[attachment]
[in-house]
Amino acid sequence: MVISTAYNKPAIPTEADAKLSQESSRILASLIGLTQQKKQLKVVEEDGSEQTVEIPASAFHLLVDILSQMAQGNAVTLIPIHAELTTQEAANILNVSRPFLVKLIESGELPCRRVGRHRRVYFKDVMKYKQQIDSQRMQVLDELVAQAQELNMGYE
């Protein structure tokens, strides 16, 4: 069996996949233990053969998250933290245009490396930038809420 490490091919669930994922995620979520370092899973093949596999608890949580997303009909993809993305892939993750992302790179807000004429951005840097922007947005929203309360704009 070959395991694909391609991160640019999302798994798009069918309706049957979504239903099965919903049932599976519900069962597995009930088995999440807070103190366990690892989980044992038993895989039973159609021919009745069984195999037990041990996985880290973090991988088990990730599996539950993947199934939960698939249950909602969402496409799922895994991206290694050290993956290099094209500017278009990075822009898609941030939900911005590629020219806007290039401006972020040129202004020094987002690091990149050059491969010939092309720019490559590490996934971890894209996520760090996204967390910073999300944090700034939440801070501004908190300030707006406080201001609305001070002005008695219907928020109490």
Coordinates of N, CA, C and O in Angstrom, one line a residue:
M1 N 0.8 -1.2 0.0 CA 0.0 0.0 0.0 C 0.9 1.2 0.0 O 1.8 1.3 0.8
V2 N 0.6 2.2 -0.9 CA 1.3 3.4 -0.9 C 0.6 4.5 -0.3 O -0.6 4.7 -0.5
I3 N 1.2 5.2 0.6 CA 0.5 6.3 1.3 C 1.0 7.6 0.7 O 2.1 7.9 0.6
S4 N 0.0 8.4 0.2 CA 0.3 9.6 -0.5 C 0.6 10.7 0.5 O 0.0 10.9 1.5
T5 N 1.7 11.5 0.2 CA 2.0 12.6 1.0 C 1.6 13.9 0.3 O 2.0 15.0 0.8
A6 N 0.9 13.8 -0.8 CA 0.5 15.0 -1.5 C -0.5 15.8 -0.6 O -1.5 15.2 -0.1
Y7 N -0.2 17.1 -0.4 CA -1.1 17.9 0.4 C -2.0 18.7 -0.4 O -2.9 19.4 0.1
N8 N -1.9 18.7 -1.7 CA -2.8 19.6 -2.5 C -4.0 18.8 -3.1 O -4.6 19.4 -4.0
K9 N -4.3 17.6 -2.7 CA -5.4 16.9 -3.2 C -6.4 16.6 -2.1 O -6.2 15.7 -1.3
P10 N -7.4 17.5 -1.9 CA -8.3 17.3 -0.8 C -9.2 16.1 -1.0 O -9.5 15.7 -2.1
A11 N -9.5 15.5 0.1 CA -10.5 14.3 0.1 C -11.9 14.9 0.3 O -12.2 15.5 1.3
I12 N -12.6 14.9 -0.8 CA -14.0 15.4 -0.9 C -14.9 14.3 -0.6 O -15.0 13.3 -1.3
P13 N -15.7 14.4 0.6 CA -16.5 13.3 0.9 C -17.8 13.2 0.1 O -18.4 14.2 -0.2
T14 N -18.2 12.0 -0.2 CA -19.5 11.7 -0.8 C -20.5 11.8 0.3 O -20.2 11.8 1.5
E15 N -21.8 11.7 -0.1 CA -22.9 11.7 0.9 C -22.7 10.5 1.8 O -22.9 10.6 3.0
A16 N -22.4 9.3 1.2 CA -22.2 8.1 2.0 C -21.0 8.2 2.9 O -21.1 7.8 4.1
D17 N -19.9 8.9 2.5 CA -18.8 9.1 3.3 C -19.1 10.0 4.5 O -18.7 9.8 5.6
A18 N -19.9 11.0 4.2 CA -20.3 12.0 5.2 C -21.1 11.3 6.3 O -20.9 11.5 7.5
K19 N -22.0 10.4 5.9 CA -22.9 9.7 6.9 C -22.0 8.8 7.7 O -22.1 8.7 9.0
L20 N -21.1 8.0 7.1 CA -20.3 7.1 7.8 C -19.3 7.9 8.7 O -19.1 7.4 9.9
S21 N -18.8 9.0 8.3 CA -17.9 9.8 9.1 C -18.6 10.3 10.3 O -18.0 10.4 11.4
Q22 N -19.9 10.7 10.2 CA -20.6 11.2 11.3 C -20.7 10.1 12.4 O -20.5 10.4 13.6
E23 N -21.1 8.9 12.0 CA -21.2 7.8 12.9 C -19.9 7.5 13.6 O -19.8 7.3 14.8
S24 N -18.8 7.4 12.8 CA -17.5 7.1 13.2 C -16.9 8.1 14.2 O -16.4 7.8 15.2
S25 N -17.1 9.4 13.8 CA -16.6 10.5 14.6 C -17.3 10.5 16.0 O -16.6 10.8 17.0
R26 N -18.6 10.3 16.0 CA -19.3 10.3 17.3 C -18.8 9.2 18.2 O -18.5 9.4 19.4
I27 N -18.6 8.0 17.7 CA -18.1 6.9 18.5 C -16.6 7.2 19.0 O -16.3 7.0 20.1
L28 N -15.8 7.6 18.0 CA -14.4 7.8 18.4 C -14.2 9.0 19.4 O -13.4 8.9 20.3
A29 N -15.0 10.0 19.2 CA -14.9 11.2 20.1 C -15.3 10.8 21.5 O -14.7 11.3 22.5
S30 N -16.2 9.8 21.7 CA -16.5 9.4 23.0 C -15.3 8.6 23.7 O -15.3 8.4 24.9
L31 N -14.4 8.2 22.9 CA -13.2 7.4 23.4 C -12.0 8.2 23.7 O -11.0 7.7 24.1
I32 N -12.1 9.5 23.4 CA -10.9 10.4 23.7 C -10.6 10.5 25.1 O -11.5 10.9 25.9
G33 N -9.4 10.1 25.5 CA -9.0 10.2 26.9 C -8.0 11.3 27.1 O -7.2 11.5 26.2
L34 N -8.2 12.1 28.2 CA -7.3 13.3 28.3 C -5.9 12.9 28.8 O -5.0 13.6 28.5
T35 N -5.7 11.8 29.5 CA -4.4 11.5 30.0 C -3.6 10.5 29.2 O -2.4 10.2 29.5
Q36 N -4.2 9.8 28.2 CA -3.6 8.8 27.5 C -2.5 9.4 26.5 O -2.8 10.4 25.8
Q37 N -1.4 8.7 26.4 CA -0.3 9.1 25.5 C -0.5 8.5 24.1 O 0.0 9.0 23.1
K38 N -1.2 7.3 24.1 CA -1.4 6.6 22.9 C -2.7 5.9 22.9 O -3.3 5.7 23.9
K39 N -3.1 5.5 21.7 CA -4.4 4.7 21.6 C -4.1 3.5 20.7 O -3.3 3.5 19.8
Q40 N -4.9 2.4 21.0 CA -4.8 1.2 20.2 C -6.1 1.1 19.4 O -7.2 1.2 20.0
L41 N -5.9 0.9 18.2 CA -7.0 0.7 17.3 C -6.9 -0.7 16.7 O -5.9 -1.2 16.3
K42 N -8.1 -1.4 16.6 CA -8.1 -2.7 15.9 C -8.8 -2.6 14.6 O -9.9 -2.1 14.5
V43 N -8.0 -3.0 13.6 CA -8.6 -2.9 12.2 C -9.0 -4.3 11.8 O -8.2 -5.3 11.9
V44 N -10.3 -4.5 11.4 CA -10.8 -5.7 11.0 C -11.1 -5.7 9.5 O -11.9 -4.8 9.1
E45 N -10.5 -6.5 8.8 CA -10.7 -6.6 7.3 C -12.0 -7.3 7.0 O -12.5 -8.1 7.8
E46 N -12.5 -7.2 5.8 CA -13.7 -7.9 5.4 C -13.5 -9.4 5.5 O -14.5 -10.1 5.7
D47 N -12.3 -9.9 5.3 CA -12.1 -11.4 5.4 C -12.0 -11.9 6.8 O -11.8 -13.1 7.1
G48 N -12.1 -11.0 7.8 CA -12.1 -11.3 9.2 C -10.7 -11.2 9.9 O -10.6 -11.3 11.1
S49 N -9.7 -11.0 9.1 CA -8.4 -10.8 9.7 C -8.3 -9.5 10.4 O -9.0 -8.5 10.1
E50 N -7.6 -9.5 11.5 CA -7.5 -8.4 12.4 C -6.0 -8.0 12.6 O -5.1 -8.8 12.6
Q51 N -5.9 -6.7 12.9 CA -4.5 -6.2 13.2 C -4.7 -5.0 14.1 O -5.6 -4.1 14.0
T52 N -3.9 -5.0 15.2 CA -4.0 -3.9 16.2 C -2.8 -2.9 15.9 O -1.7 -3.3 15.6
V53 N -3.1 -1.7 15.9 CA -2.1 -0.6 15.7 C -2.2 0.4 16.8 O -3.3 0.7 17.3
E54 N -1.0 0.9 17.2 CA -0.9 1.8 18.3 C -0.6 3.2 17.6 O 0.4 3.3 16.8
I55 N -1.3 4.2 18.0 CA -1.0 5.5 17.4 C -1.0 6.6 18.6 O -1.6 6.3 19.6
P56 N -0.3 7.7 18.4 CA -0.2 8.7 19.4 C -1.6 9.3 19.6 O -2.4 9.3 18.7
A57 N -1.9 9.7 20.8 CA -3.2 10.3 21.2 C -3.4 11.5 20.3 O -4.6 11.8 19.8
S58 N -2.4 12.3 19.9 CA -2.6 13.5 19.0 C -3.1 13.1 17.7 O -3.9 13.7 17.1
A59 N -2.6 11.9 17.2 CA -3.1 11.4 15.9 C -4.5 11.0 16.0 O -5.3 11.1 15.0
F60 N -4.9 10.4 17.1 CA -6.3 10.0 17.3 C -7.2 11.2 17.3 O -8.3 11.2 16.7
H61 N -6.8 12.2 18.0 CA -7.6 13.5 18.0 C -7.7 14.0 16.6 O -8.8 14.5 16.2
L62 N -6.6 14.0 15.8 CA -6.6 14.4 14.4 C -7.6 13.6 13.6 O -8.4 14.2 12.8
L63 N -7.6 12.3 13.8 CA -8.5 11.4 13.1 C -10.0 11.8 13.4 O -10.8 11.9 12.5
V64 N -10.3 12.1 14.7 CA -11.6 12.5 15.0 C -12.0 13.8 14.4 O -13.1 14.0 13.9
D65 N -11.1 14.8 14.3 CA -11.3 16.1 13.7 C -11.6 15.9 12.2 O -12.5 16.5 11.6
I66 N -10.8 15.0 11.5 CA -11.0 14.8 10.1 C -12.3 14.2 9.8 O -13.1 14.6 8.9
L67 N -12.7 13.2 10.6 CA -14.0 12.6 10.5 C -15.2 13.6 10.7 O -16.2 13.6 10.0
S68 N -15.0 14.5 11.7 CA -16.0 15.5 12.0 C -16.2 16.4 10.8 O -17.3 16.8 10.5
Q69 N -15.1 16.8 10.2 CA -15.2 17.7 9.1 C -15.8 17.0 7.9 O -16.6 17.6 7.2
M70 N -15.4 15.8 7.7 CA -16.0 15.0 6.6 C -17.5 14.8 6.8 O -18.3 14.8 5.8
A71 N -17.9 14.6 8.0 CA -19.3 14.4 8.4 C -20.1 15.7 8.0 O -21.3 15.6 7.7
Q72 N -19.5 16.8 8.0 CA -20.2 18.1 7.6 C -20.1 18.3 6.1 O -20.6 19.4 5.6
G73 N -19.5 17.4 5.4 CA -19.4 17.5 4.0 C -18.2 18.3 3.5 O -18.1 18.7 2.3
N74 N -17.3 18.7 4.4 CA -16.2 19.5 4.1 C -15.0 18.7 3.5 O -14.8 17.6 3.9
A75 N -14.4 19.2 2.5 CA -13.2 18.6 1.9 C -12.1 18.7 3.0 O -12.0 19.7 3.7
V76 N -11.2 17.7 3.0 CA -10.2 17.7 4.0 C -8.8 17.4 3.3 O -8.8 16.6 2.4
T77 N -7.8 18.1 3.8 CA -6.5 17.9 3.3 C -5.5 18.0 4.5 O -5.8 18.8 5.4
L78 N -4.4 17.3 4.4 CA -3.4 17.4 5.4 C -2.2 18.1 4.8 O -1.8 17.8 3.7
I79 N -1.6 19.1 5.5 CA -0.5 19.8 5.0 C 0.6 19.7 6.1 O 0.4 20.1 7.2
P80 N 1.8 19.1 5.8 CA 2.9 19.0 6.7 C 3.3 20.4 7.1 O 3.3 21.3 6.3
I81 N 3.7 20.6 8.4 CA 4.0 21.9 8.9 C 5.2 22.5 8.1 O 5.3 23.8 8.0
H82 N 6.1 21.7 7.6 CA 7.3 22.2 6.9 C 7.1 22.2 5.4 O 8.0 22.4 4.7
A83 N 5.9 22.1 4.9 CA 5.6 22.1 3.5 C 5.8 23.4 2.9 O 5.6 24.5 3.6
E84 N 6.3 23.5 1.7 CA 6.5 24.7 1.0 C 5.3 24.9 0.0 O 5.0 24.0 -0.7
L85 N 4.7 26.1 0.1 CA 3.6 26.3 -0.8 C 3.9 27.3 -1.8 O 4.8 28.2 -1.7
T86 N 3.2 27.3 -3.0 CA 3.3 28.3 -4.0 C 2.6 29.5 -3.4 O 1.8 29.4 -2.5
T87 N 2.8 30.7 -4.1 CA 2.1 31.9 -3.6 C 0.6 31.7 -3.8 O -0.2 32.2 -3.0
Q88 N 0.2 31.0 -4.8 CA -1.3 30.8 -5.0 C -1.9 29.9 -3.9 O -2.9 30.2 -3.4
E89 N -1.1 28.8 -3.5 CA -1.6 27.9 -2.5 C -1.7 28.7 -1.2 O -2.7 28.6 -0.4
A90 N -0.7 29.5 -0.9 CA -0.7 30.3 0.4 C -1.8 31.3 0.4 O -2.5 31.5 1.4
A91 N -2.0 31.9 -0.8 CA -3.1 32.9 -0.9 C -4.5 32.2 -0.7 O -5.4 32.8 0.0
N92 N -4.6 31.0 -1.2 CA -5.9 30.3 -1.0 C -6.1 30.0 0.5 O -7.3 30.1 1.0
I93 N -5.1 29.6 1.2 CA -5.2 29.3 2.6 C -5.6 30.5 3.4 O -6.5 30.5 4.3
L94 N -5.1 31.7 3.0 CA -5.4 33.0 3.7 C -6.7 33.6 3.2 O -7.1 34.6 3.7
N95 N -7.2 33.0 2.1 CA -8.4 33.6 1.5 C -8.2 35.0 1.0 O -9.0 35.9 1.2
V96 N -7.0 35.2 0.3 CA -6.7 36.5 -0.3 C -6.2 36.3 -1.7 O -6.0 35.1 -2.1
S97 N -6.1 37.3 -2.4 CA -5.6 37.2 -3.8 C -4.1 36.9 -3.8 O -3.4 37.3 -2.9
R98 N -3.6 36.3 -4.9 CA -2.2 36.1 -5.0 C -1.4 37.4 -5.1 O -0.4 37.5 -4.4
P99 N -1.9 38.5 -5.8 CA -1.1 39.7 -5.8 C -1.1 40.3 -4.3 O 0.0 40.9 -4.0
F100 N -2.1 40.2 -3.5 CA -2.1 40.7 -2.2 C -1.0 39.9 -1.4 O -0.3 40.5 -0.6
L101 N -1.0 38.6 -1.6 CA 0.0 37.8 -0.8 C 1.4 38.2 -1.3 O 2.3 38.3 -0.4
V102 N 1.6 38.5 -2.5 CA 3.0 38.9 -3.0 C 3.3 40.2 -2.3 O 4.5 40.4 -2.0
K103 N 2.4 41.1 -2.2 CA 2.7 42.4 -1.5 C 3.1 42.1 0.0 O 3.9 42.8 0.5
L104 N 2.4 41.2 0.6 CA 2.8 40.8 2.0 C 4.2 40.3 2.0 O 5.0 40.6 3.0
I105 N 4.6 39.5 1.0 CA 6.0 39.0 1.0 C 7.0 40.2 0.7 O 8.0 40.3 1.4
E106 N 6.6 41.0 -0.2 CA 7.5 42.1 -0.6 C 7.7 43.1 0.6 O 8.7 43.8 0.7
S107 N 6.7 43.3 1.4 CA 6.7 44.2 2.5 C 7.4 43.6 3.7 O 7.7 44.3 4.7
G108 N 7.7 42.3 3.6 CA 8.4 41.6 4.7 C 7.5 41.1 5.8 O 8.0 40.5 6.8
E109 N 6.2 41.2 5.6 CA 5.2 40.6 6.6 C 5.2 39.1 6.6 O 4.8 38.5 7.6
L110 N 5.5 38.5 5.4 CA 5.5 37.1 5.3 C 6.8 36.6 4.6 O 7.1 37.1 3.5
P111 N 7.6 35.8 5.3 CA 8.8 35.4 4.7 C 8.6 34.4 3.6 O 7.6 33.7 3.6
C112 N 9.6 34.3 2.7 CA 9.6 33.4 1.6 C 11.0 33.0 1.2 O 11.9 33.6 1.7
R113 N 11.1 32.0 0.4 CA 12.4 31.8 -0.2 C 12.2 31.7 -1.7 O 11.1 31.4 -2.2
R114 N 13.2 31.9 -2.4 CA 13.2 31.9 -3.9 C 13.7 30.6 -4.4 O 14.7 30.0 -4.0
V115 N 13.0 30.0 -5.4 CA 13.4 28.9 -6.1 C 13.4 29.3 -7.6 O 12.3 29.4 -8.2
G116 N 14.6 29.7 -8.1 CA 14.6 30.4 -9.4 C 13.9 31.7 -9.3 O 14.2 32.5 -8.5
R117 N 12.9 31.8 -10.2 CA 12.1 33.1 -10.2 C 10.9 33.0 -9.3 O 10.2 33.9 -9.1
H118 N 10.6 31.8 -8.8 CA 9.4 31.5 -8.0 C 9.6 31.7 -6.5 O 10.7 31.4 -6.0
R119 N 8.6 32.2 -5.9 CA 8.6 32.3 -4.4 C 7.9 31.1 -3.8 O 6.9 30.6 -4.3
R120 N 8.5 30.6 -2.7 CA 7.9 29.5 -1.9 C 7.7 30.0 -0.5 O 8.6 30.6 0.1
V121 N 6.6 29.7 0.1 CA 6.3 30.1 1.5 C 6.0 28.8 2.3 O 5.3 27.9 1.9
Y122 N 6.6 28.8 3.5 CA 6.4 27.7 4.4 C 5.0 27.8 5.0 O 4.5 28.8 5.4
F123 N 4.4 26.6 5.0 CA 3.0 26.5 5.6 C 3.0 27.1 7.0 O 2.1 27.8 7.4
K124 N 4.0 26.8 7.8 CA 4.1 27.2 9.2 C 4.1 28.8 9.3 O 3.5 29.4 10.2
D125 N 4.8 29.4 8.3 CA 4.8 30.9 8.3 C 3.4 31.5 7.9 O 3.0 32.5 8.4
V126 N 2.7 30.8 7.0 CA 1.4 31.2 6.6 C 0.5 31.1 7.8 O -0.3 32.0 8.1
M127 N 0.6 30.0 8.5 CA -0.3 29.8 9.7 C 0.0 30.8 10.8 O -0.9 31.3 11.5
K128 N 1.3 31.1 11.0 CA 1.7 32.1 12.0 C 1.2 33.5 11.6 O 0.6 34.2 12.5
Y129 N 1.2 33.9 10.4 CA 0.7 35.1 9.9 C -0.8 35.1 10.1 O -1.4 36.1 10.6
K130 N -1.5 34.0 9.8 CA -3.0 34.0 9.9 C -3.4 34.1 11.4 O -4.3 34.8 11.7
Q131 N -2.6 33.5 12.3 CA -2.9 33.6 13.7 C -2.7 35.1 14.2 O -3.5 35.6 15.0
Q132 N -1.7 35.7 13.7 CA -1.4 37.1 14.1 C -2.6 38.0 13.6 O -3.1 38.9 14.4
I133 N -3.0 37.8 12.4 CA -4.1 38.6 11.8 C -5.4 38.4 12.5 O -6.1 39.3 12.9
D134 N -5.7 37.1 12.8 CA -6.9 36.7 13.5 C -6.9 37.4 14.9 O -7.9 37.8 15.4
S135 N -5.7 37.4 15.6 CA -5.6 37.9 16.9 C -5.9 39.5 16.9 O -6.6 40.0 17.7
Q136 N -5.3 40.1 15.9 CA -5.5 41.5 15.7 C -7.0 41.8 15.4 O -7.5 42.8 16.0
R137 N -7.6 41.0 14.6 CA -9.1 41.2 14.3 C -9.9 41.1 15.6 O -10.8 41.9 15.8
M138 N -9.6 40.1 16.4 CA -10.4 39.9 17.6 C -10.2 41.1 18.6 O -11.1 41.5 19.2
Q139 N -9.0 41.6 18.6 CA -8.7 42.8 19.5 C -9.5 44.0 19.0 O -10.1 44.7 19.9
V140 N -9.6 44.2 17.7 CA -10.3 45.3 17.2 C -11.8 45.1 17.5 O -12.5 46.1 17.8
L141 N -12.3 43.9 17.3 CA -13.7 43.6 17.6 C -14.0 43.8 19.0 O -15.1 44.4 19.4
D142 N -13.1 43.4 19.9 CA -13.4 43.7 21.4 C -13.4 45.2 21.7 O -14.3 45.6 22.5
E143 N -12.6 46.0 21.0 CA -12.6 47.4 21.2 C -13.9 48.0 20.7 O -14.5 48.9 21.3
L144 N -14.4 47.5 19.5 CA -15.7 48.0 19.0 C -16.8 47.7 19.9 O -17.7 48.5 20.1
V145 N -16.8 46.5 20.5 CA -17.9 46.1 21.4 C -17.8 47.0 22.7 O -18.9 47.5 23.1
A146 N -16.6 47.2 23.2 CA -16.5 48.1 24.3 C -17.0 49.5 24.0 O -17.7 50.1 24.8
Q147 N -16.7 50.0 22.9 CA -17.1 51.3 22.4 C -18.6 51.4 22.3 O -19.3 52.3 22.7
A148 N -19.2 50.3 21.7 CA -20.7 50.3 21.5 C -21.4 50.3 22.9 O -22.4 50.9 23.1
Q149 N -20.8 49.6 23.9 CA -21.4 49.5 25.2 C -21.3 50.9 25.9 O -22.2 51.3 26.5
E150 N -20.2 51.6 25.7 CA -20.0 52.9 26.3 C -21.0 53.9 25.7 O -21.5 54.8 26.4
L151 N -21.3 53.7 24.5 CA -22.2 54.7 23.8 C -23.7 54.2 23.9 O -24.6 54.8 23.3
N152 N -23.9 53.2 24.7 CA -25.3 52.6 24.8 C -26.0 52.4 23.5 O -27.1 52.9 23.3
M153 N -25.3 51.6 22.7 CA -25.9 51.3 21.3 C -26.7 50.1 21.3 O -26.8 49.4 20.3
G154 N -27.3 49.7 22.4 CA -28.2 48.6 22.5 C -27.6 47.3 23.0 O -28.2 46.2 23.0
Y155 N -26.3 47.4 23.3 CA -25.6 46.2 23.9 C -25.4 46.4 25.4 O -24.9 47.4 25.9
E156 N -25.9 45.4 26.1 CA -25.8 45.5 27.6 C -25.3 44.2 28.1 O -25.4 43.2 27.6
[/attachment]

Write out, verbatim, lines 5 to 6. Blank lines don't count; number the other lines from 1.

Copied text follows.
M1 N 0.8 -1.2 0.0 CA 0.0 0.0 0.0 C 0.9 1.2 0.0 O 1.8 1.3 0.8
V2 N 0.6 2.2 -0.9 CA 1.3 3.4 -0.9 C 0.6 4.5 -0.3 O -0.6 4.7 -0.5